- North Korea was shaken by as many as two strong tremors on Sunday, with the South's officials saying it was presumed to be a sixth nuclear test
- North Korean television later reportedly said it was a successful test of a hydrogen bomb
North Korea was struck by as many as two strong tremors on Sunday, with the South's Joint Chiefs of Staff saying it was presumed to be a sixth nuclear test.
Japan's Foreign Minister Taro Kono later said in a briefing broadcast by NHK that it concluded the tremors were a nuclear explosion. Defense Minister Itsunori Onodera said during the broadcast that Japan had sent at least three military jets to test for radiation.
"By way of the embassy in Beijing, we made it clear in the strongest words, that if this is a nuclear test, this is unforgivable, and a violation of the U.N. Security Council Resolution," Kono said, according to a CNBC translation.
North Korean television later said the reclusive country's leader, Kim Jong Un, had ordered a test of a hydrogen bomb intended to be mounted on an ICBM, Reuters reported.
North Korea called the test a complete success, with a greater yield than previous tests and no adverse impact on the environment, Reuters reported, citing the television report.
A hydrogen bomb is much more powerful than the simpler types of atomic weapons tested by North Korea five times previously, or the bombs dropped on Japan during World War II. H-bombs are also harder to develop.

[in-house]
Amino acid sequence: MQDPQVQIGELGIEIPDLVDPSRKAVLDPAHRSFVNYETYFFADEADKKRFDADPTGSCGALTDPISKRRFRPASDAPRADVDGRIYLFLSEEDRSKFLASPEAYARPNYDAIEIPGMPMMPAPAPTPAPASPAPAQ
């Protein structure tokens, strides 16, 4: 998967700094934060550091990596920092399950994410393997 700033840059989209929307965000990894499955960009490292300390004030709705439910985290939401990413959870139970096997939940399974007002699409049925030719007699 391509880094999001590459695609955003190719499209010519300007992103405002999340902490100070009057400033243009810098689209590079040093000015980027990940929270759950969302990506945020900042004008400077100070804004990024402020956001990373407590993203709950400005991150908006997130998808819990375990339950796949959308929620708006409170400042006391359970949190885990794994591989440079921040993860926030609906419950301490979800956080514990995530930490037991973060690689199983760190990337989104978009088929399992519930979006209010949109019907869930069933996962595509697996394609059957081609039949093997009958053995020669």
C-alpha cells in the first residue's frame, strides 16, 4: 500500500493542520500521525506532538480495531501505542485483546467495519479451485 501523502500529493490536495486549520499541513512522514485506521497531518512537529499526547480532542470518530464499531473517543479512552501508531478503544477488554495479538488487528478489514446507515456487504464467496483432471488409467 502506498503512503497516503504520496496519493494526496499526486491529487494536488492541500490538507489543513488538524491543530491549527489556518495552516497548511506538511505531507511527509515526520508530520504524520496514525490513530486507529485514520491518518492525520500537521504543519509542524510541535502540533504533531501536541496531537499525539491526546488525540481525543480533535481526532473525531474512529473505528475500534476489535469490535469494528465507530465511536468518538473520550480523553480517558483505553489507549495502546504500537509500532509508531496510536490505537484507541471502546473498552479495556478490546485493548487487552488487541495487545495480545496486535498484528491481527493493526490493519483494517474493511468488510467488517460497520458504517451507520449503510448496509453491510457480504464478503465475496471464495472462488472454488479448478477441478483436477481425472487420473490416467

The USGS initially reported a first tremor as a 5.6 magnitude, but later raised it to 6.3, while China's earthquake administration said it detected a 6.3 magnitude earthquake in Northeastern North Korea, calling it a "suspected explosion," Reuters reported.
The depth of that quake was recorded as zero kilometers, the China earthquake administration said, according to Reuters.
The report cited the USGS as saying the first tremor occurred at around 12 noon North Korea time.
The defense committee chairman in South Korea's parliament, Kim Young-woo cited a report from military authorities and said the yield was provisionally estimated at up to 100 kilotons, which would be around four or five times the size of the bomb dropped on Nagasaki in 1945, the South's official news agency Yonhap reported.
Meanwhile, Japan's meteorological agency said the tremors were at least ten times as powerful as the North's previous test, which was in September of last year, Reuters reported. But South Korea's meteorological agency put the energy at five to six times the fifth nuclear test, Reuters reported.
Yonhap reported that the year-ago explosion triggered a 5.04 magnitude earthquake with a presumed yield of 10 kilotons.
Jeffrey Lewis, a director of the East Asia Nonproliferation Program at Middlebury Institute of International Studies at Monterey, said on Twitter on Sunday that the size of the earthquake indicated that the explosion could be estimated at ranging from around a few hundred kilotons to around a megaton.